Danny Meyer wants restaurants to raise menu prices.
But he doesn’t mean that as some form of collusion. The New York City-based restaurateur and founder of Union Square Hospitality Group, or USHG, made the comment during a conversation with OpenTable CEO Christa Quarles at a conference hosted by the technology company in Los Angeles on Monday.
Meyer made the point that over the past two decades, the restaurant industry has successfully convinced consumers to pay a bit more for better food, like vegetables that are raised locally or organically, or meat raised humanely without antibiotics.
But now, restaurants are afraid to raise menu prices to accommodate higher wages, Meyer said.
“We’re so afraid of raising prices to cover costs, and we’re so afraid people will stop eating in our restaurants,” he said. “But I don’t see why we’re afraid to say that people are just as important as plants or animals.”
Meyer is a long-time advocate of the hospitality-included model of menu pricing, which eliminates tips and is now applied at six restaurants within USHG. In time, all of the group’s restaurants will transition to the no-tipping model, he said.
That move has resulted in menu price increases, but Meyer contends it’s actually more honest pricing for the consumer. For too long, he said, consumers have been trained to consider prices without adding the inevitable 18- to 20-percent gratuity that comes at the end of the meal.
“The tipping system has created a false sense of what pricing is,” he said.
Other restaurant operators, meanwhile, have “turned themselves into pretzels” trying to cope with higher labor costs by adding administrative fees or supplemental fees for healthcare as a line on the bill, he said.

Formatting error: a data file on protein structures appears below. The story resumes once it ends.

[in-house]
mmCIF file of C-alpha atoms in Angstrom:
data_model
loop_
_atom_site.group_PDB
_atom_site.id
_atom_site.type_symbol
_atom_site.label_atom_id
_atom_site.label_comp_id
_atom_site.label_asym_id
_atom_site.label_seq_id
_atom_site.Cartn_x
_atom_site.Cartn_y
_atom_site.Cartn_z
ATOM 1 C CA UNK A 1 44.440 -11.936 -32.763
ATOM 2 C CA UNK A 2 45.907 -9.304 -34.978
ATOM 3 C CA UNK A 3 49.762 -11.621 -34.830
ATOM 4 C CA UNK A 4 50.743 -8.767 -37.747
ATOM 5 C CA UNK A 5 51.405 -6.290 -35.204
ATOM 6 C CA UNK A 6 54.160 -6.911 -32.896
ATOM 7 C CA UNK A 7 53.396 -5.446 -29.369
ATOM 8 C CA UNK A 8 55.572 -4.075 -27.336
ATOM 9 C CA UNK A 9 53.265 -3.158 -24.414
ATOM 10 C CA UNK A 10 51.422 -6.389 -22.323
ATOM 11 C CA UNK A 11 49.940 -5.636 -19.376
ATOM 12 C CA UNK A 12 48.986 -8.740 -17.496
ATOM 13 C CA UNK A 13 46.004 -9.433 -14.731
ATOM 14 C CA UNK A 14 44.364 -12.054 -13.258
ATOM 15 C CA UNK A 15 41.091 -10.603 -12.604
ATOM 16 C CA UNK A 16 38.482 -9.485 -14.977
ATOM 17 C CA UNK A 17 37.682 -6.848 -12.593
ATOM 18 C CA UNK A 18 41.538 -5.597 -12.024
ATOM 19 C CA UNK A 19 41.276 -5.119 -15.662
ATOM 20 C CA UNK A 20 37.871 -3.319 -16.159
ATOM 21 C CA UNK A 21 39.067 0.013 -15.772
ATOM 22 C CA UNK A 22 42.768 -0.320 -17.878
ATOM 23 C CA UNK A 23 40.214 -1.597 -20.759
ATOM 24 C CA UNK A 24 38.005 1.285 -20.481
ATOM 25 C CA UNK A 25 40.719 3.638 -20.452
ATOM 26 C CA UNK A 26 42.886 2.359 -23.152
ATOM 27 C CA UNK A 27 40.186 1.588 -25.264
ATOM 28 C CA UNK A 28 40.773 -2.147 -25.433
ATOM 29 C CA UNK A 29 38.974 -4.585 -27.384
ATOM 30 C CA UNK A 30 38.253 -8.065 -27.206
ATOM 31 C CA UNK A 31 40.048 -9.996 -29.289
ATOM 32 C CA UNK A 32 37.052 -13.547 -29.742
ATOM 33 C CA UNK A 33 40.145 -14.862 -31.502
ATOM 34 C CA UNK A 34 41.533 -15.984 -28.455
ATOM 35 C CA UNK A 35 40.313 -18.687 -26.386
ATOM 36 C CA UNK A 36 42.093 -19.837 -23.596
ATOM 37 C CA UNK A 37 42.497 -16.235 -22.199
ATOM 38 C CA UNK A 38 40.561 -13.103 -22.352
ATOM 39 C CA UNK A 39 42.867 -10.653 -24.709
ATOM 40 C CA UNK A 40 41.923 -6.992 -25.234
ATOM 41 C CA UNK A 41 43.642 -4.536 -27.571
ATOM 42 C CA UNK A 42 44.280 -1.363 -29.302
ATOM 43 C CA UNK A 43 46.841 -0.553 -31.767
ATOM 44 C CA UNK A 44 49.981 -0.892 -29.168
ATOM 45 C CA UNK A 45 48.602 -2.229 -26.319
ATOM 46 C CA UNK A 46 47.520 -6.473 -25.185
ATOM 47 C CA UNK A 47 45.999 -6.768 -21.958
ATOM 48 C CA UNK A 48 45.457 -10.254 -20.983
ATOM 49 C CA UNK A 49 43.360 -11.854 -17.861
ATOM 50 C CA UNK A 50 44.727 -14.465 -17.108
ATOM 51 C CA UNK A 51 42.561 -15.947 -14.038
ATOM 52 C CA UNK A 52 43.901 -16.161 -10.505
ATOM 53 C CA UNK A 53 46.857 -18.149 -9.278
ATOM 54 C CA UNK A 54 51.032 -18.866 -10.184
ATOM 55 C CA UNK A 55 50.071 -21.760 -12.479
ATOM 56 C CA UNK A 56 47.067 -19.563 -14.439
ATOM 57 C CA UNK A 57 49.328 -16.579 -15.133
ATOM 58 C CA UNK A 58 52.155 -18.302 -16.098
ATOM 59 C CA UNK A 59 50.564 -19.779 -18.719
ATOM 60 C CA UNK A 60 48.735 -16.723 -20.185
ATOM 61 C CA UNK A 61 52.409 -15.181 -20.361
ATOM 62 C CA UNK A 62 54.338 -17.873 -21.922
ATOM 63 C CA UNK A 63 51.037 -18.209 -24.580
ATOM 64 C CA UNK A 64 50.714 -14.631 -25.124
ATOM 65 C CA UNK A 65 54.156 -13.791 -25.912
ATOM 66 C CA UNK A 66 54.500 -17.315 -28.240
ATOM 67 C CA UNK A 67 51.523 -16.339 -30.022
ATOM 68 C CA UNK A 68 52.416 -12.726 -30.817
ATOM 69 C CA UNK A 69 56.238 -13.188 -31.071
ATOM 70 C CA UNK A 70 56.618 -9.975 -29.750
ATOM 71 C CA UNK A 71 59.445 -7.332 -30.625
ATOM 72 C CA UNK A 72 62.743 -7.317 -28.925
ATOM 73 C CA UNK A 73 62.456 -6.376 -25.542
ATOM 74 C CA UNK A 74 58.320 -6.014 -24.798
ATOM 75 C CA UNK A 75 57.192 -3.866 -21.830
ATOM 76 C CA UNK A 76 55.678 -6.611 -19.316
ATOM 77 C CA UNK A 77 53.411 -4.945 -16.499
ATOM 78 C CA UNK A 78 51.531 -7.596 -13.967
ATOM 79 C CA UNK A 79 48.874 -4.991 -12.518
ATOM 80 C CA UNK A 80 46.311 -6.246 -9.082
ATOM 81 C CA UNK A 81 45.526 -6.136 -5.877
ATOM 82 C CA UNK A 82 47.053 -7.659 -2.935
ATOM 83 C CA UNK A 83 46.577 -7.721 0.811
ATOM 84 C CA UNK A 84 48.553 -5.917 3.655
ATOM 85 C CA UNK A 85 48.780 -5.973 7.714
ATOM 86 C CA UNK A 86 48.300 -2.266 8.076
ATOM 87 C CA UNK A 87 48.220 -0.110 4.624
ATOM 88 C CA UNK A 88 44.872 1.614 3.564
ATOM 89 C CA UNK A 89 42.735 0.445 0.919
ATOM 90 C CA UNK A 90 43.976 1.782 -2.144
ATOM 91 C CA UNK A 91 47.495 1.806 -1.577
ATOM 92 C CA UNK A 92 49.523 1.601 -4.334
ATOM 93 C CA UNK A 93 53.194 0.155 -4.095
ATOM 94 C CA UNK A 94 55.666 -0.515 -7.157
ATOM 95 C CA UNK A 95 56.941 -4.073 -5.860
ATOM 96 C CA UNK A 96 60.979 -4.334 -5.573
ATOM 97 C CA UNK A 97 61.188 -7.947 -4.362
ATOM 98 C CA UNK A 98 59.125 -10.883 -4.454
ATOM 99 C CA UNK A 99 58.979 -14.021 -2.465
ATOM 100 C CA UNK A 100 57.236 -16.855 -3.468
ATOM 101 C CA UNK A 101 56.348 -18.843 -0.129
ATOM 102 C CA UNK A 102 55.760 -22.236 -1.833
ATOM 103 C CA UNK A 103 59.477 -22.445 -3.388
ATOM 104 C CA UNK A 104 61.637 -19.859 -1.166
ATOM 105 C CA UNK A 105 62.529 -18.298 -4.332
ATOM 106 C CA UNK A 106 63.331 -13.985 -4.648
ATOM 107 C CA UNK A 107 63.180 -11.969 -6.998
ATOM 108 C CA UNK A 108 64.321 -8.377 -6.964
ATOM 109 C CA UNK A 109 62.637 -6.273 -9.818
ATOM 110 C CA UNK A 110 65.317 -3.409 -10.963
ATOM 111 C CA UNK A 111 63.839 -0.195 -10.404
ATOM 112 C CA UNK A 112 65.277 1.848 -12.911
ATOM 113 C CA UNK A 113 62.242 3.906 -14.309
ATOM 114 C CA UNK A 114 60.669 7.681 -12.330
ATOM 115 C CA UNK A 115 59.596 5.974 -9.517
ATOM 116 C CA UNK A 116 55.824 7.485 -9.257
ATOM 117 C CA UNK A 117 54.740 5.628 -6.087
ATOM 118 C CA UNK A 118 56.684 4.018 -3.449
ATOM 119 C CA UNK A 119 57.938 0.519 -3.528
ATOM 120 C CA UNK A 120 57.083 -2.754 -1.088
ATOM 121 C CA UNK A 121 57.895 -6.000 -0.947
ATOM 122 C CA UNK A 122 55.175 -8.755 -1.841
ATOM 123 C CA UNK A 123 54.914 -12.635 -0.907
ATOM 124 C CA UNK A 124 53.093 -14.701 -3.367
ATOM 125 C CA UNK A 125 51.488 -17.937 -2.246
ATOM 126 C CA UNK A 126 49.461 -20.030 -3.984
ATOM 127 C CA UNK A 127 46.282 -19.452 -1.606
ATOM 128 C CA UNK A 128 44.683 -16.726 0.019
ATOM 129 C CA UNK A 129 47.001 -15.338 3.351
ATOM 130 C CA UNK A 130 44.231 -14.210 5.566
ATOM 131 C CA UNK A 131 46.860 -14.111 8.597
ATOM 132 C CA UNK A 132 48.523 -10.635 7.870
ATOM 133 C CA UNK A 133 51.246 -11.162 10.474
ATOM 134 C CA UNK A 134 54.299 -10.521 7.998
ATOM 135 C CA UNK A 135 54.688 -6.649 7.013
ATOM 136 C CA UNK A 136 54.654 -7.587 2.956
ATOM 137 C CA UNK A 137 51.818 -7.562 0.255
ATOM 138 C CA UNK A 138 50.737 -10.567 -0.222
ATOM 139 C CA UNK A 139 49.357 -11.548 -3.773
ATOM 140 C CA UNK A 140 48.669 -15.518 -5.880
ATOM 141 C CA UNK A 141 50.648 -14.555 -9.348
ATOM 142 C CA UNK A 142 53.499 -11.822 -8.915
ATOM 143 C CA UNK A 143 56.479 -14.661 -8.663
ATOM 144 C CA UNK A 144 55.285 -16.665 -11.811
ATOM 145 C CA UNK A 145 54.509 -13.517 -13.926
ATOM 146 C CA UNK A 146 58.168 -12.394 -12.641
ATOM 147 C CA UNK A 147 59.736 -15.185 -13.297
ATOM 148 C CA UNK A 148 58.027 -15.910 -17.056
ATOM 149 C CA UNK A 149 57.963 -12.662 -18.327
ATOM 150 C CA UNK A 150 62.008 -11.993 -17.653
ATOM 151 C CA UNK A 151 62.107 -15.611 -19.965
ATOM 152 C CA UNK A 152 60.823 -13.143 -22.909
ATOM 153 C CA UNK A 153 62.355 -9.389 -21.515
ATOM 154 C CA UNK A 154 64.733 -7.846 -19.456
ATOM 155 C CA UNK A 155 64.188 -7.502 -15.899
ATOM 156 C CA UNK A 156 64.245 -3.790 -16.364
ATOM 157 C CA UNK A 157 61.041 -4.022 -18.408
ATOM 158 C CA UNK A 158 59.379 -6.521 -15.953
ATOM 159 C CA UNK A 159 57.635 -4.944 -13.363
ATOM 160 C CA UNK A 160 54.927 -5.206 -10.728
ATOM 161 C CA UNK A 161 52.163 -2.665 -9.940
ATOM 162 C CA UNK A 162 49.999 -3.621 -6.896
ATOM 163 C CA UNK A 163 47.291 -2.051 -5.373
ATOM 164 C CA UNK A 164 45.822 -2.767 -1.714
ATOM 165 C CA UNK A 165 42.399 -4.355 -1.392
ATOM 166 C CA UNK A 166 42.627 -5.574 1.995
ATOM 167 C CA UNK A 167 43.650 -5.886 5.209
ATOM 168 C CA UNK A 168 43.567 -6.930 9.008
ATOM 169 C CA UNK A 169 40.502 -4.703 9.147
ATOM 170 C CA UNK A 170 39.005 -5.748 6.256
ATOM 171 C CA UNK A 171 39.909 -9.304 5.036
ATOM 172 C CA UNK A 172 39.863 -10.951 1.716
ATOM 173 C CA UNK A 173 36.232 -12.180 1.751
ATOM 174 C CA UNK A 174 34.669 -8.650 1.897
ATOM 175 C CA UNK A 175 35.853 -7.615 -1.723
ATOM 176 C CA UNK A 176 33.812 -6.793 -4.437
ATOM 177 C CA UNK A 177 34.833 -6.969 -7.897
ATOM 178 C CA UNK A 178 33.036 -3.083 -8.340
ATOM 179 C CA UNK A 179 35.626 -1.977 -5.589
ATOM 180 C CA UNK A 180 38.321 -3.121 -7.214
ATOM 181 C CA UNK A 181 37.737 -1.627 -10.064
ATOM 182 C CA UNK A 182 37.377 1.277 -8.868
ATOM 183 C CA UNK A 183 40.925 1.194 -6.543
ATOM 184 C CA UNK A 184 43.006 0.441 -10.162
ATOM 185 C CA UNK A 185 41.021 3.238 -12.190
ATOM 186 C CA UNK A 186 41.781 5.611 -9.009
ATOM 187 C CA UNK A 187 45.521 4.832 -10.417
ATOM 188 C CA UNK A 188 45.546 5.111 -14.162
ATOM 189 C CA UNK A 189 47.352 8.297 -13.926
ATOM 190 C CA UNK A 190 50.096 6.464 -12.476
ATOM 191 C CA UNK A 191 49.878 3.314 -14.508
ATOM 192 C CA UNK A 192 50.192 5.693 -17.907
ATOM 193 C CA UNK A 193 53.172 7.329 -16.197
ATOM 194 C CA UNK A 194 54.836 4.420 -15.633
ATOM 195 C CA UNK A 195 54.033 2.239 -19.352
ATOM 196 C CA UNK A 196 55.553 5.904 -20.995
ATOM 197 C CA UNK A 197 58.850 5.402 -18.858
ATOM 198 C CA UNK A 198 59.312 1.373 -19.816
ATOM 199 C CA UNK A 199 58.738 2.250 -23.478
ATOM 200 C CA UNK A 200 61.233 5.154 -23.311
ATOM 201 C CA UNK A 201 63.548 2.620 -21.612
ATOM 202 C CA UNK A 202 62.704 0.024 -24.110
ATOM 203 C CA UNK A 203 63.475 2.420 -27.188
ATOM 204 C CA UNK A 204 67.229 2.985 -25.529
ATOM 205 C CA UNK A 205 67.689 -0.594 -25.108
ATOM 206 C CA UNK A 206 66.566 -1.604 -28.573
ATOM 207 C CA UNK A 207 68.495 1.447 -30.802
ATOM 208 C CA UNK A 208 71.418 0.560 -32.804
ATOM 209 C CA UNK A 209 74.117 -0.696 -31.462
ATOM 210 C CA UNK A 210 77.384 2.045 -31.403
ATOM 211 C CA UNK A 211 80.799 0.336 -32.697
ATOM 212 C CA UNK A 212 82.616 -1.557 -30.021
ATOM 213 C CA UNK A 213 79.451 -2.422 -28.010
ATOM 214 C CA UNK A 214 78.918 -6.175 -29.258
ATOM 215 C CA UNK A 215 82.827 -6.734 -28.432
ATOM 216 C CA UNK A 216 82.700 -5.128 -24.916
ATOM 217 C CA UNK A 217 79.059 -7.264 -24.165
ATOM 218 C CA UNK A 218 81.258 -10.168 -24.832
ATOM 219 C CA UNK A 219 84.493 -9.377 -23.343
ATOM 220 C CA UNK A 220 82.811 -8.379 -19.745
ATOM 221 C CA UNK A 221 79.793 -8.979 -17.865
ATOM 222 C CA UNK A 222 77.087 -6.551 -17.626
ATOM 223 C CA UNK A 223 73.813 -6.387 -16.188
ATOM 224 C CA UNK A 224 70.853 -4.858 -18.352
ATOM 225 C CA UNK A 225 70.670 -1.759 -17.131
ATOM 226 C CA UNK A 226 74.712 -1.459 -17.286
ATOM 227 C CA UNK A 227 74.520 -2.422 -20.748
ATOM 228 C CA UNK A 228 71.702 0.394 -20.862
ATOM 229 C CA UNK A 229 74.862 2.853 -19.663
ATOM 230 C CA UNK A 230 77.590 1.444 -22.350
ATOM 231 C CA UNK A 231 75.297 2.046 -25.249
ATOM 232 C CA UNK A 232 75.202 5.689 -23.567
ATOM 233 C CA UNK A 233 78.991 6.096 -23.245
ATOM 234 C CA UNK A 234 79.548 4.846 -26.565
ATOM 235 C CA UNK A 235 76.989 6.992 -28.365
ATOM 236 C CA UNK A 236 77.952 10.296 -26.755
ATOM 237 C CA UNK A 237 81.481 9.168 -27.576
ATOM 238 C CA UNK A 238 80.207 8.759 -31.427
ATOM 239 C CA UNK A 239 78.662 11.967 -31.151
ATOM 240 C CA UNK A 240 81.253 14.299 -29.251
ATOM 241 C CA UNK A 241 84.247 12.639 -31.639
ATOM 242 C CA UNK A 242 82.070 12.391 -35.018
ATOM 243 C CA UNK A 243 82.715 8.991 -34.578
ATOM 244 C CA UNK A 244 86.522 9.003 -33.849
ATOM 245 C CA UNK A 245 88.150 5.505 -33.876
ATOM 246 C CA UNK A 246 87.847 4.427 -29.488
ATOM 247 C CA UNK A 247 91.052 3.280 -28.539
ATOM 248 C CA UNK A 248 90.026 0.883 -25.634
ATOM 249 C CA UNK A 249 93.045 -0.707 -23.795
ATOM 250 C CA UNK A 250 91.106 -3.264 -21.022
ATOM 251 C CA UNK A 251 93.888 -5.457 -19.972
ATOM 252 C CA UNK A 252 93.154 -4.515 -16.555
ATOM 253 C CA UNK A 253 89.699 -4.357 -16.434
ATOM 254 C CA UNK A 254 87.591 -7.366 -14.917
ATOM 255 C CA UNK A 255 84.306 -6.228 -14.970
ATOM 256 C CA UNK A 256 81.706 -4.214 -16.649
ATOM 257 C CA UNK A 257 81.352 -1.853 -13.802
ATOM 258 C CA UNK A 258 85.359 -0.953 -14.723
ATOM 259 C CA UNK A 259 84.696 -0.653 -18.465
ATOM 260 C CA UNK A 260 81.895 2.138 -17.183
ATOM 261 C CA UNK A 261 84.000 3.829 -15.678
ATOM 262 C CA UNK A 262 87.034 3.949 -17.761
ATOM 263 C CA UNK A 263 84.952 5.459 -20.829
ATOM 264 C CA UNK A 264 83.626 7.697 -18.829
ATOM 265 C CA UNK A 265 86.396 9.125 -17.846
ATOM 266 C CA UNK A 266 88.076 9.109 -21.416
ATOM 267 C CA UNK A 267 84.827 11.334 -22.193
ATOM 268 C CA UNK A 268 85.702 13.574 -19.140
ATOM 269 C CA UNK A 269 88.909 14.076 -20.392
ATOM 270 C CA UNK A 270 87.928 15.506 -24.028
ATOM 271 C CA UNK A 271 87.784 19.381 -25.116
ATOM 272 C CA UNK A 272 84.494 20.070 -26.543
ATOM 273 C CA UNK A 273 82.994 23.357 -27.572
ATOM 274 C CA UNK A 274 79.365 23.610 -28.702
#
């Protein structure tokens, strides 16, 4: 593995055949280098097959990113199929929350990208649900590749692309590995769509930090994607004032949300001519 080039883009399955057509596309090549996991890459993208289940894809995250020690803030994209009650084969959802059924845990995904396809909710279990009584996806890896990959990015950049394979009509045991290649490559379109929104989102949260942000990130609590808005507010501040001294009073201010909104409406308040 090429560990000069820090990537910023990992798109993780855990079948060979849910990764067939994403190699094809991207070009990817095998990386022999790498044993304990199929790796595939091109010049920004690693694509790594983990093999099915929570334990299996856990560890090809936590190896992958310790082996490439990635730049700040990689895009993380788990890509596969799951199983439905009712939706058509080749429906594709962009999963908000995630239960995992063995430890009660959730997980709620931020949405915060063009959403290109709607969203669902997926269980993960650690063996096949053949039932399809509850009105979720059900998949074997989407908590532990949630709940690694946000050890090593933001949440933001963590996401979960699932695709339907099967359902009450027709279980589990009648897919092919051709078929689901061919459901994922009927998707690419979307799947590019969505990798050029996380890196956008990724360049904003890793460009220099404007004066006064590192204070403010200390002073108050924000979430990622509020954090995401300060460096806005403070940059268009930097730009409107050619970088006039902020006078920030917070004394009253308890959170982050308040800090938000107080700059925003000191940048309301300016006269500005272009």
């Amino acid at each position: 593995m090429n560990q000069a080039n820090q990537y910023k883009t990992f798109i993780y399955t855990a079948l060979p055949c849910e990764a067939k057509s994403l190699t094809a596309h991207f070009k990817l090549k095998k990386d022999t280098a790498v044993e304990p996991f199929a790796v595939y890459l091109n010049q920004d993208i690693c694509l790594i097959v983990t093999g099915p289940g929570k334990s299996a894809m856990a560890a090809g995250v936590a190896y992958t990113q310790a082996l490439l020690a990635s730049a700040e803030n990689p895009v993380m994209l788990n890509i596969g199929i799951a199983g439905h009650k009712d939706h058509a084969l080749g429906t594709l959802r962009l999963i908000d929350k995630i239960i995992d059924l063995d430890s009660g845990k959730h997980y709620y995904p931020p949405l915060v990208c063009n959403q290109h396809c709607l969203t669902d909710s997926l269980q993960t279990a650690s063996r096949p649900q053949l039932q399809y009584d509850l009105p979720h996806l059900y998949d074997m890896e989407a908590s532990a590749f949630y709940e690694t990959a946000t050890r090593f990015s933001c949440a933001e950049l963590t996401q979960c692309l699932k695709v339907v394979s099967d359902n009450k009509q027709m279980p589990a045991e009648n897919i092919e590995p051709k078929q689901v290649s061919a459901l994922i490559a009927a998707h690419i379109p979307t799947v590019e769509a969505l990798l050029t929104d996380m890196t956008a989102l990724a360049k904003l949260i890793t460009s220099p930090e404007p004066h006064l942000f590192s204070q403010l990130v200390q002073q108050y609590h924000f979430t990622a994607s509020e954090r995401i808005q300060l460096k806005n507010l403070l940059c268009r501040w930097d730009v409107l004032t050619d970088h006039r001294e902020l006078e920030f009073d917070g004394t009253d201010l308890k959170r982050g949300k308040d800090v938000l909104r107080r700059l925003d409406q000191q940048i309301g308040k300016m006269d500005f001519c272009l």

“But, when your rent goes up, you wouldn’t put in an extra line for rent,” Meyer said. “It’s a cost increase.”
Meyer was an early investor in OpenTable and a board member before the tech company was acquired by Priceline three years ago.
USHG, meanwhile, continues to grow. The group most recently opened the casual eatery and coffee shop Daily Provisions, adjacent to the newly reopened Union Square Cafe in New York.
Daily Provisions doesn’t take reservations, Meyer said. It also doesn’t take cash. And it’s the first restaurant within the group to use Square for payment.
The concept not only strives to serve dishes that are delicious, but they must also be Instagram worthy, he said.
Meanwhile, USHG has signed on to develop the dining options for a seven-acre mixed-use development in Washington, D.C., called Capitol Crossing, scheduled for completion in 2020.
The group will develop at least one concept for the project, and possibly more, but will curate others, Meyer said. The idea of opening a second location of Union Square Cafe there has been discussed, but no decision has been made, he said.
In New York, the group plans to open an as-yet-unnamed restaurant on the 65th floor of the 28 Liberty Street tower, with 360-degree, unobstructed views of the Manhattan skyline and surrounding boroughs, he said.
Typically, restaurants with a fabulous view become high-ticket experiences that attempt to live up to the location, Meyer said.
But he aims to break that rule, instead developing a 90-seat concept that will be as affordable as those at street level, where people could dine multiple times per week. The location will also include a banquet space and bar.
“It will be a down-to-earth restaurant with an up-in-the-sky location,” he said.
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